Video: Taliban fighters ambush U.S. Marines in Marjah

  1. Closed captioning of: Taliban fighters ambush U.S. Marines in Marjah

    >> texas, today. pete, thanks.

    >>> we turn overseas now, a day of fierce fighting in afghanistan up, where four americans died in that offensive in the taliban stronghold of marjah. an offensive that one commander said today could take another month on the ground. nbc's tom aspell with us from cab yul tonight. good evening.

    >> reporter: day six of operation to drive the taliban out of southern afghanistan and some of the heaviest fighting of the war. taliban fighters ambushed u.s. marines in the center of imagea today. firing rocket propelled grenades and automatic weapons from two sides. the marines responded with everything they had.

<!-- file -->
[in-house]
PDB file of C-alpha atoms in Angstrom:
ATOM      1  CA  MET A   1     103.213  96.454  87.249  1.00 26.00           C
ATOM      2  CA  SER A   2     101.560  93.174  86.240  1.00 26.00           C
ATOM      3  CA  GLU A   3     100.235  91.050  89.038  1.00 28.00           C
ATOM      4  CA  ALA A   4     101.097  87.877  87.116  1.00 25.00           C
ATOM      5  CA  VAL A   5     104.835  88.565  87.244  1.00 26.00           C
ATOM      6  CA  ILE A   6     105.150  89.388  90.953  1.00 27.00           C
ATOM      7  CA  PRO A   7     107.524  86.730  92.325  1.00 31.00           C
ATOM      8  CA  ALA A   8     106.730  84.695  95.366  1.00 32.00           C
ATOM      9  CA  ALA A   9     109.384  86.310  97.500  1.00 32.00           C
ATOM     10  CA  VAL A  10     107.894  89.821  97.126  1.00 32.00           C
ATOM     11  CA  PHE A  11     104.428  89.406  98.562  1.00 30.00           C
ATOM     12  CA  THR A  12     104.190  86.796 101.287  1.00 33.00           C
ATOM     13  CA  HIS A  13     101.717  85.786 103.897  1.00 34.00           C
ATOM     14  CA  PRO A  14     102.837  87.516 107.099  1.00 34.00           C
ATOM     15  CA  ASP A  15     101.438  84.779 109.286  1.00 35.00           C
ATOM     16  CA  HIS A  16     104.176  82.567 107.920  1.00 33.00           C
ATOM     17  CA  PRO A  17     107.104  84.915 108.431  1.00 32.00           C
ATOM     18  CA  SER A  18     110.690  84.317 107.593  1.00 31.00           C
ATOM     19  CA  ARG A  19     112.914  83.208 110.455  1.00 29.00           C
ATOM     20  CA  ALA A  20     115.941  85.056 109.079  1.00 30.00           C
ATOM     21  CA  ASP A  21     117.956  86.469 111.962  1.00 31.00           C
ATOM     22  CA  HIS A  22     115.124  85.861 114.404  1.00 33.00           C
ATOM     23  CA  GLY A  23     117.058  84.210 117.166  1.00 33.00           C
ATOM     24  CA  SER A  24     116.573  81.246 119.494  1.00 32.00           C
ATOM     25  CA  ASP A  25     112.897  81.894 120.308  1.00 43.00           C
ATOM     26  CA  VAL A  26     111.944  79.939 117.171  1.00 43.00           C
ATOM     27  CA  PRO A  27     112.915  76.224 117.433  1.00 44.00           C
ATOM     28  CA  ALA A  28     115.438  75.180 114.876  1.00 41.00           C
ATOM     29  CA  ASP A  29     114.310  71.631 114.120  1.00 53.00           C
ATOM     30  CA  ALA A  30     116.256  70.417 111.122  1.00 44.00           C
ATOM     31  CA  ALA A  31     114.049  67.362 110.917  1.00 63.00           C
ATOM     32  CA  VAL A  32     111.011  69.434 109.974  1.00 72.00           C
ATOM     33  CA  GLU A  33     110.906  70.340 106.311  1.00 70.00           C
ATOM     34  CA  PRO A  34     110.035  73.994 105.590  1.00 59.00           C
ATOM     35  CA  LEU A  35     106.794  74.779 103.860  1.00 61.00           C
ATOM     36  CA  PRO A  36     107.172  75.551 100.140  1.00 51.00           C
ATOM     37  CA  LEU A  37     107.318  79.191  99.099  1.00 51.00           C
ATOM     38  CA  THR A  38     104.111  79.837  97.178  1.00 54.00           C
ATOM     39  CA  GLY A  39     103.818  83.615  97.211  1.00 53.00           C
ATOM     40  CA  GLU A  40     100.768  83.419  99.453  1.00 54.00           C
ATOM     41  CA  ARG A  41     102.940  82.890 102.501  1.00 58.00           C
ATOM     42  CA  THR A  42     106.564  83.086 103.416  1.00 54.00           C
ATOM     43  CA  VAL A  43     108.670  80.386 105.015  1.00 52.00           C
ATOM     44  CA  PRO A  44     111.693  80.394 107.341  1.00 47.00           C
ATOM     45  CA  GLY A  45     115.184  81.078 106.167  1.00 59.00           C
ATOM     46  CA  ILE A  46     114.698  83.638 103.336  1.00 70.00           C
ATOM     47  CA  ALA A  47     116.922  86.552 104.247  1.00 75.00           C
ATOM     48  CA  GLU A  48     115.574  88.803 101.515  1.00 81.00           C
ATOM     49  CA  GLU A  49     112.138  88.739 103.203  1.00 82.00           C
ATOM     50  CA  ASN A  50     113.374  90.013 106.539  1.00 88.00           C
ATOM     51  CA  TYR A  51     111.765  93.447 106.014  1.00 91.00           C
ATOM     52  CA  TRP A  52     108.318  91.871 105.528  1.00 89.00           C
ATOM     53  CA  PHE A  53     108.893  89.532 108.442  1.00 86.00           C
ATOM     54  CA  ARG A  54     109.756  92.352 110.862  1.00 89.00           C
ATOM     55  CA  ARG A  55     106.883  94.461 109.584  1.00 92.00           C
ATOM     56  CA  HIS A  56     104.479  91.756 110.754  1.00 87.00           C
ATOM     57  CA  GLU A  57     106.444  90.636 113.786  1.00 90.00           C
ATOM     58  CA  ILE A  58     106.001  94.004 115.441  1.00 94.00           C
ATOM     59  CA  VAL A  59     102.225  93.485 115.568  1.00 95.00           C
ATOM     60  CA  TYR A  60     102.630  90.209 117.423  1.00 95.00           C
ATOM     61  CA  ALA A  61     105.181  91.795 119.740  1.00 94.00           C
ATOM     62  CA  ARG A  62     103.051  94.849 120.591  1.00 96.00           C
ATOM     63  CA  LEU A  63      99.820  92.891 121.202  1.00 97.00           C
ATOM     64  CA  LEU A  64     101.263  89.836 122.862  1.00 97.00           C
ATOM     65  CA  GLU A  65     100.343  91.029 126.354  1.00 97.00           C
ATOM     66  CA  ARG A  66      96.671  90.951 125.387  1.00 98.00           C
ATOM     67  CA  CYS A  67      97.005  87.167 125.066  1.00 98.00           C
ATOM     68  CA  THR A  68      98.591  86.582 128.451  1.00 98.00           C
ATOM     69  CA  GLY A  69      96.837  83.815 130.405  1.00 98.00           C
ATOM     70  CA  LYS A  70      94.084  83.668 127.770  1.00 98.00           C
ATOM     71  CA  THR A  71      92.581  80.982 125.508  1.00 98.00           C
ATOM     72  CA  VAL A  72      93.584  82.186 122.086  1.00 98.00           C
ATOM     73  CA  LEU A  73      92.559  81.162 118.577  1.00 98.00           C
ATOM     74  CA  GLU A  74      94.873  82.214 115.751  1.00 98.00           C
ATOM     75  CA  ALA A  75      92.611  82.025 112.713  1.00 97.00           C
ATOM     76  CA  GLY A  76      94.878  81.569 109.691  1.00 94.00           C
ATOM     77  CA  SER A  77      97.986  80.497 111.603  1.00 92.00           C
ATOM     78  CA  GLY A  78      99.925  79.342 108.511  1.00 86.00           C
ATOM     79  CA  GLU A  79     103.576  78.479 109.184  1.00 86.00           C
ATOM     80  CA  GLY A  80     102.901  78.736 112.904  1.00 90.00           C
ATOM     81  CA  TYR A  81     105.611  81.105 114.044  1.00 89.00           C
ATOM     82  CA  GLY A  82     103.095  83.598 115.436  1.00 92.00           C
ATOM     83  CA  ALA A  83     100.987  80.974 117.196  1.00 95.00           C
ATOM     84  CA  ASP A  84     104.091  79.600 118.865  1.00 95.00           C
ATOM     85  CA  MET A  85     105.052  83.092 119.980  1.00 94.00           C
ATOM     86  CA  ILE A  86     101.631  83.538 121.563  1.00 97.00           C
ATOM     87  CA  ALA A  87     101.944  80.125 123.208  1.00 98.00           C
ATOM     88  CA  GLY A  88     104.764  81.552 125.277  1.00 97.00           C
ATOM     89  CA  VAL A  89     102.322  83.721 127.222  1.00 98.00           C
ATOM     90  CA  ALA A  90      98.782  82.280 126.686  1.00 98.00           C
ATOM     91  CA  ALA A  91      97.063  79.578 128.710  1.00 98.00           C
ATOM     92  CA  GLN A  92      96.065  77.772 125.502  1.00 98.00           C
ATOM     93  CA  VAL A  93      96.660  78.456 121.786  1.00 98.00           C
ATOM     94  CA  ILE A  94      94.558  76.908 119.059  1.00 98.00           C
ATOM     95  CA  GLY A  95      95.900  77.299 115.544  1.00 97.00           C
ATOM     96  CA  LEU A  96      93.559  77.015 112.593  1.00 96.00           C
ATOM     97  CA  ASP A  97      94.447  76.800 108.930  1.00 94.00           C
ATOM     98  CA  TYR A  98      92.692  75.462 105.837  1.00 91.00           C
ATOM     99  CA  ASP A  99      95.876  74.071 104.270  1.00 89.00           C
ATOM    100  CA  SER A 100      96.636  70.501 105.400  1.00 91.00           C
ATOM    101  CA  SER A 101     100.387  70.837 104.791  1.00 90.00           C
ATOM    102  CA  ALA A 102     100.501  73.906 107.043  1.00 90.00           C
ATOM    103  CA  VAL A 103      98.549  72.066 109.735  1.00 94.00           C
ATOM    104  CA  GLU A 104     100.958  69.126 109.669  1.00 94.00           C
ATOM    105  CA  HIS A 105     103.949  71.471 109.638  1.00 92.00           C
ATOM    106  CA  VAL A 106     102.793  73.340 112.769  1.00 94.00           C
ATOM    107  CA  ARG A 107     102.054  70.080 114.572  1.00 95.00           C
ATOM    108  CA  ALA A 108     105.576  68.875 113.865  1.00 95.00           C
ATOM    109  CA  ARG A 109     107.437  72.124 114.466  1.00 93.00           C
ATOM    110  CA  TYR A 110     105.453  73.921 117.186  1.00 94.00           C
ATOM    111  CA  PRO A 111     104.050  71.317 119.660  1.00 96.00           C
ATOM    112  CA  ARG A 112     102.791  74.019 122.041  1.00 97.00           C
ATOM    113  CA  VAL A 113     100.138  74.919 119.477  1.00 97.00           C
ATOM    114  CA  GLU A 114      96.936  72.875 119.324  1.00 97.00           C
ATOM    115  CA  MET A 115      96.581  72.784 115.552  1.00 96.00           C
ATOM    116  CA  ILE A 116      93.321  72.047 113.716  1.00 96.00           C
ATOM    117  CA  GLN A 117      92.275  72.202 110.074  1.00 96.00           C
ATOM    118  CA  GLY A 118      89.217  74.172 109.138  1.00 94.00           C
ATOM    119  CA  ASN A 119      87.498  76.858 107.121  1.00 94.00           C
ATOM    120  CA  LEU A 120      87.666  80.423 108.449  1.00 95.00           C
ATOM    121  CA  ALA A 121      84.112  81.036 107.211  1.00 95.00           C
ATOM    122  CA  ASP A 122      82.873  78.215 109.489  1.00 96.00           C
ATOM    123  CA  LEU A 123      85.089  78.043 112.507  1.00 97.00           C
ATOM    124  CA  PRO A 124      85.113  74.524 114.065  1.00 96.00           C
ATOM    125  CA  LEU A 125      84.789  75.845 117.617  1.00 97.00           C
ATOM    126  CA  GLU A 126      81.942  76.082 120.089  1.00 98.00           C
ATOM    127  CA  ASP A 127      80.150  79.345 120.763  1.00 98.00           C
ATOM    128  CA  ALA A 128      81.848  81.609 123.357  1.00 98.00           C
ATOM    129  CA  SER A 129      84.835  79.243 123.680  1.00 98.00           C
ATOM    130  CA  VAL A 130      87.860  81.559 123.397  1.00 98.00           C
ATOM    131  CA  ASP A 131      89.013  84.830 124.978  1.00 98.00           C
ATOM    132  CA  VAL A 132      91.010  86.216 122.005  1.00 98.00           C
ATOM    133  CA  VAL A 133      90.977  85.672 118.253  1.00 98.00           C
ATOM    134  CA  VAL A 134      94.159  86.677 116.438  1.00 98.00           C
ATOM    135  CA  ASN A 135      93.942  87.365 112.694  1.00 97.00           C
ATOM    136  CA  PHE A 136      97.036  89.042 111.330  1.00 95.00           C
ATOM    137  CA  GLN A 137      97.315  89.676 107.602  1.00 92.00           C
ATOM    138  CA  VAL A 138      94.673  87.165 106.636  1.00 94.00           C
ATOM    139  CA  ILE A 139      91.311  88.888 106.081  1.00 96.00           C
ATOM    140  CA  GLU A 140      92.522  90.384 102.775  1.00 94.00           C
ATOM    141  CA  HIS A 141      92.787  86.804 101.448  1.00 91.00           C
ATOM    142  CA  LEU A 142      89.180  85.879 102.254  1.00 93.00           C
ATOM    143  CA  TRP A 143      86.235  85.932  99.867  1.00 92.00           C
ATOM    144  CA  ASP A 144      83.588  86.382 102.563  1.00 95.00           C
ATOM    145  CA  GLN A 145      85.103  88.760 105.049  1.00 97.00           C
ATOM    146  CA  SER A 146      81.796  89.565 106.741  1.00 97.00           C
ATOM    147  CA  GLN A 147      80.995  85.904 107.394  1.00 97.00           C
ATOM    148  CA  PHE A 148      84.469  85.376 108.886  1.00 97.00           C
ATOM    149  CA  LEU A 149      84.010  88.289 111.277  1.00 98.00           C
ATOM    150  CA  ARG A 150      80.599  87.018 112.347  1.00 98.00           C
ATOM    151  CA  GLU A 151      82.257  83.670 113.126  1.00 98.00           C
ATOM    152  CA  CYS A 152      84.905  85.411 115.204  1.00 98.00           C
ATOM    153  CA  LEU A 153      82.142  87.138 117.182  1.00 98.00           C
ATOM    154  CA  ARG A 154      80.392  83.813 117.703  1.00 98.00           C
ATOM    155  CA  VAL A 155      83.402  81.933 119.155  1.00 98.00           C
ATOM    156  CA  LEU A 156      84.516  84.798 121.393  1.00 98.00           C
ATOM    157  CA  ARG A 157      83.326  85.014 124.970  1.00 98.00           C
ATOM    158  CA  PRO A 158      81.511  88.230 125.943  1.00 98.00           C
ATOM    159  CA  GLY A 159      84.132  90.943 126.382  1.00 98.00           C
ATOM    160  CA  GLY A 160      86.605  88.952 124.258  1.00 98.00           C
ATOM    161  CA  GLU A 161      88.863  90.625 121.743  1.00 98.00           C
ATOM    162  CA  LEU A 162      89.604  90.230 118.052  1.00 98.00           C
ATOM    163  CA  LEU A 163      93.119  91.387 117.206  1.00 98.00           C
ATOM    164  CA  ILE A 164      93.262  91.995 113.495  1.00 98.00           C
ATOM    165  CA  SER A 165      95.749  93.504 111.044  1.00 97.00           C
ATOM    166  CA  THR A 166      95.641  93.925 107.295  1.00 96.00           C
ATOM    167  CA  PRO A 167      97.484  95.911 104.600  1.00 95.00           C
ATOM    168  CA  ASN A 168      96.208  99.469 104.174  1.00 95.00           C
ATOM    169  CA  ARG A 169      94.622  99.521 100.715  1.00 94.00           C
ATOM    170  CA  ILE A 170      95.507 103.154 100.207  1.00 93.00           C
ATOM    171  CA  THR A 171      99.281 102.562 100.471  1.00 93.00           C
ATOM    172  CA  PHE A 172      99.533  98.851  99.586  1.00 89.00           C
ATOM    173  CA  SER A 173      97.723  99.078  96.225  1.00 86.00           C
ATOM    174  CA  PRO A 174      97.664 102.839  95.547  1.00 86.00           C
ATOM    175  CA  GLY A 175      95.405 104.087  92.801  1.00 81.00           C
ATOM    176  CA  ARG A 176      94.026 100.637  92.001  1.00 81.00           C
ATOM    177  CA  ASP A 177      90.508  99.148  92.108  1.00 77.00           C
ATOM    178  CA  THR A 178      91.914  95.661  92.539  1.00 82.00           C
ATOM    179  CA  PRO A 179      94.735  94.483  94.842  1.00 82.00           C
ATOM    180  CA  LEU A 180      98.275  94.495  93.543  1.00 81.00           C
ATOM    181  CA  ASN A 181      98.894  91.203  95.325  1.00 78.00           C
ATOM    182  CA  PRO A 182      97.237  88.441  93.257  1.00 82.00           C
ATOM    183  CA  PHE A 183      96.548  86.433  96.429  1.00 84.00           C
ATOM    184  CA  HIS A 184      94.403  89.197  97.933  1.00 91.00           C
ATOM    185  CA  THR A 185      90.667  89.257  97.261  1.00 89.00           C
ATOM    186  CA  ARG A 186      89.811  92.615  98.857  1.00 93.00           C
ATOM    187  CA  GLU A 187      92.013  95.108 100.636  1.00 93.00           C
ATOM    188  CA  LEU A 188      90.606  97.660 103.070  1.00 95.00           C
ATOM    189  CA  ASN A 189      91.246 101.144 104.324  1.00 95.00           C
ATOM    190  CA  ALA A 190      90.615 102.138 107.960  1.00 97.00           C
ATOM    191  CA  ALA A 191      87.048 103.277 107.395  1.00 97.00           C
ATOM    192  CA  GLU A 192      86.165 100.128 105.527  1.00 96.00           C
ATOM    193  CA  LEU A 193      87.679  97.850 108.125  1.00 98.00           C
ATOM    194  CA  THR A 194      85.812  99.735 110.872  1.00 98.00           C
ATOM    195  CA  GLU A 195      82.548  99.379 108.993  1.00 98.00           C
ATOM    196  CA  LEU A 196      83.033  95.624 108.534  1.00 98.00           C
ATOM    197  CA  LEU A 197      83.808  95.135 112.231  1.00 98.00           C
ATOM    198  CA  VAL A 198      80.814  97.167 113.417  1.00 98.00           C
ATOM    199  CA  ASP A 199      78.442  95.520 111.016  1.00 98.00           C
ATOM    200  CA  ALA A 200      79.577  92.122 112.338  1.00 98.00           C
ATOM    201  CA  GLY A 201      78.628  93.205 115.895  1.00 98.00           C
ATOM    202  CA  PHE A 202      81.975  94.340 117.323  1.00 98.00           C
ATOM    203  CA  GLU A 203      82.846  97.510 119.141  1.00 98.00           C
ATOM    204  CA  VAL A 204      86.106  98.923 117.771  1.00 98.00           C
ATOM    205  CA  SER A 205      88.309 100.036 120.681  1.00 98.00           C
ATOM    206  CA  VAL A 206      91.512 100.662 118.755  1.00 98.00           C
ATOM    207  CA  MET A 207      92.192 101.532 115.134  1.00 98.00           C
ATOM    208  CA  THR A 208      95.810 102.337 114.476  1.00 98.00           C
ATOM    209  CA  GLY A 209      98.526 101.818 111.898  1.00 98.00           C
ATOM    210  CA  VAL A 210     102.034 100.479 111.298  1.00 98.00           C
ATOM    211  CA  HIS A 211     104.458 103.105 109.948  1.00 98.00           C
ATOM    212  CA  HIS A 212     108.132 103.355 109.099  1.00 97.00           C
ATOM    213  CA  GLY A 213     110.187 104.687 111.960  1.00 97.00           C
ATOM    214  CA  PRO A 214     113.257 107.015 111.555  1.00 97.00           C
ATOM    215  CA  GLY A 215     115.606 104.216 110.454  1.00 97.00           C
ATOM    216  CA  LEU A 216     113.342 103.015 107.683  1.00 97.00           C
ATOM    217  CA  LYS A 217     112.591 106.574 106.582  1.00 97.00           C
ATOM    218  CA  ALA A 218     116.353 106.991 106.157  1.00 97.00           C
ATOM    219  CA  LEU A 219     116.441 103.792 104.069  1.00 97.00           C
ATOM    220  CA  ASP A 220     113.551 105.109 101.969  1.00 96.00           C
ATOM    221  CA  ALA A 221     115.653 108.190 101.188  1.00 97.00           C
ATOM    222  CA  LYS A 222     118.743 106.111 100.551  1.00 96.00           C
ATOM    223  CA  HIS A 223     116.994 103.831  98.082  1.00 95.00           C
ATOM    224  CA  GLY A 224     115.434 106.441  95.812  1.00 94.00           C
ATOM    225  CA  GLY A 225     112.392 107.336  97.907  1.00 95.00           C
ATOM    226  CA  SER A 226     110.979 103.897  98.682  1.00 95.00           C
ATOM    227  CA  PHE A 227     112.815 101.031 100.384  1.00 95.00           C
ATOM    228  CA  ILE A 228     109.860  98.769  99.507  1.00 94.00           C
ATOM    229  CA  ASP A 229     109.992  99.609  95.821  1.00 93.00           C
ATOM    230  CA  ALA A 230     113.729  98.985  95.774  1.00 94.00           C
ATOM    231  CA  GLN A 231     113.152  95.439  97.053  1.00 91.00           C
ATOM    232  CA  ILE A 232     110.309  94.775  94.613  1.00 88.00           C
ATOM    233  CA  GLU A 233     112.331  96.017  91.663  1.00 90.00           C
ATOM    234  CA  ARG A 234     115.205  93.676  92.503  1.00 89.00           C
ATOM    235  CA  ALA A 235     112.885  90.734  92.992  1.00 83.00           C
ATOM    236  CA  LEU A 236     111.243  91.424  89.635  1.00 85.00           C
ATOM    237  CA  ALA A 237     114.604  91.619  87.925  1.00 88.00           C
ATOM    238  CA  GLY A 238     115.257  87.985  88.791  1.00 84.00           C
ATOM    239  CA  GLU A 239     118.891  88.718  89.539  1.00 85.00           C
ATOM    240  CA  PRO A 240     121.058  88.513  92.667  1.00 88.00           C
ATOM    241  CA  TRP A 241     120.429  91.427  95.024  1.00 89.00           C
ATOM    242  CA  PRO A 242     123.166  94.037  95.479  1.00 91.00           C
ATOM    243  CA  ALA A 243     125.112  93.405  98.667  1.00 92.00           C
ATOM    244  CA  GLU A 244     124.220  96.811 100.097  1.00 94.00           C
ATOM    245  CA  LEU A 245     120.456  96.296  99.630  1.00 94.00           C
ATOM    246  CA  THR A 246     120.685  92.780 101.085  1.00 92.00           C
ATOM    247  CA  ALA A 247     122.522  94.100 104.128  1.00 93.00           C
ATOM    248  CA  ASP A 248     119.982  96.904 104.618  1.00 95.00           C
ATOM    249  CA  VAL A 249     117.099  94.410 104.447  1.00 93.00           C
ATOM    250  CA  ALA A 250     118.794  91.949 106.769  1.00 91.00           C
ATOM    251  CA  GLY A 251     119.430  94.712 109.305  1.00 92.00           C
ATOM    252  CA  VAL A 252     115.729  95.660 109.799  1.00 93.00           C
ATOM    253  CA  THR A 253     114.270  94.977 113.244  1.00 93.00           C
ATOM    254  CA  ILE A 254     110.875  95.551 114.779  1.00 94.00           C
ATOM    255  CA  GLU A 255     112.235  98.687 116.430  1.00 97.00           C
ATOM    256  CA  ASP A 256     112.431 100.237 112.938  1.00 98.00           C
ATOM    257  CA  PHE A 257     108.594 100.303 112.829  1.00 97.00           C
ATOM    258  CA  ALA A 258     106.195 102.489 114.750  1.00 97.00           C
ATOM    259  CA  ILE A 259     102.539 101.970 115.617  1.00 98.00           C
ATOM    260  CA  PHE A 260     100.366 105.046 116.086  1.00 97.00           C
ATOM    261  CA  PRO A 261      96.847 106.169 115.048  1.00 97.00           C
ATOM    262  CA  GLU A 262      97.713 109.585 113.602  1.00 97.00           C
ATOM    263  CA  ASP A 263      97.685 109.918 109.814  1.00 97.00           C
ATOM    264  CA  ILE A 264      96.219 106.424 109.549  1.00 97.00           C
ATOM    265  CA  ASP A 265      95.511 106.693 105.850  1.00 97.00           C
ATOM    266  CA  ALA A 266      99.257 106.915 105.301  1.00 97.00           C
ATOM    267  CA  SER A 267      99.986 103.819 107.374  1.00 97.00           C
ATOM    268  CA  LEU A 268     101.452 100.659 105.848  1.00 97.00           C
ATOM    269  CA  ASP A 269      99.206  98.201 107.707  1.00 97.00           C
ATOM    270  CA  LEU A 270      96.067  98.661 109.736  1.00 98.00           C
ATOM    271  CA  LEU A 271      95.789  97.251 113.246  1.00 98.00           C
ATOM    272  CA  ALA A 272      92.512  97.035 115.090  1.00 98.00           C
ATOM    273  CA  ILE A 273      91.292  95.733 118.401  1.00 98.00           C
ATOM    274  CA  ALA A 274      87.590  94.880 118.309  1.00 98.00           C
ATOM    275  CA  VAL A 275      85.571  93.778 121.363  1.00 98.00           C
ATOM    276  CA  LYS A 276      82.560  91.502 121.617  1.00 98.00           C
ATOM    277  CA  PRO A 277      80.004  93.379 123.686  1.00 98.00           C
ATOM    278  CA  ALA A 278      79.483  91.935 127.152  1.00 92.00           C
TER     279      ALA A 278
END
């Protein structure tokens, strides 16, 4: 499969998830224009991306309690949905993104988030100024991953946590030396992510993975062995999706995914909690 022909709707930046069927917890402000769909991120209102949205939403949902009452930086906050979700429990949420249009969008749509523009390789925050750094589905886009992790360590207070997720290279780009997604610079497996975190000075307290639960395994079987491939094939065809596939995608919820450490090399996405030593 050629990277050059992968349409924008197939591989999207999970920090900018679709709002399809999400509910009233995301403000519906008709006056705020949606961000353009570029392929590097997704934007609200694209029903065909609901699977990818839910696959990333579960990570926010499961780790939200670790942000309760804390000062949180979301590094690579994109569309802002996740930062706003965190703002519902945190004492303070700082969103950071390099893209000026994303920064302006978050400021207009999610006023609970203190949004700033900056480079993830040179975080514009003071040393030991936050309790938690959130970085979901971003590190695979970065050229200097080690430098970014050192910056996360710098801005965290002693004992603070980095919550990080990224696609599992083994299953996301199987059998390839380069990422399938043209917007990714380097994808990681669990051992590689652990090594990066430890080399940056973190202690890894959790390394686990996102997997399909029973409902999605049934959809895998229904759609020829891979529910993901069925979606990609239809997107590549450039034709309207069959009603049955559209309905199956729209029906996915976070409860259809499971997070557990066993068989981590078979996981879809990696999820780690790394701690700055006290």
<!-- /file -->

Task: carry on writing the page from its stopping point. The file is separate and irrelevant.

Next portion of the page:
>> we shot a couple of them. now see up here on this building here? tallest one over the fence? they are going to climb on top to shoot.

    >> reporter: marines say they control all of marjah's roads and central market . but one cameraman says the taliban resistance is still strong.

    >> this is one of the fiercest fire fights the marines have seen in marjah. the taliban not happy the marines have control of the center of town.

    >> reporter: the marines called in attack helicopters to drive the taliban back.

    >> they are getting ready to run the cobras in.

    >> reporter: this is the town in the taliban heartland that has to be won with minimum civilian casualties . it is a slow, careful battle. this fire fight lasted 90 minutes before the taliban melted away. when the fighting ends, nato commanders say it could take many more months for the afghan government to build trust among marjah civilians.

    >> our own tom aspell on the tough fight on the ground in afghanistan . tom, thanks.

    >>> president obama today presided over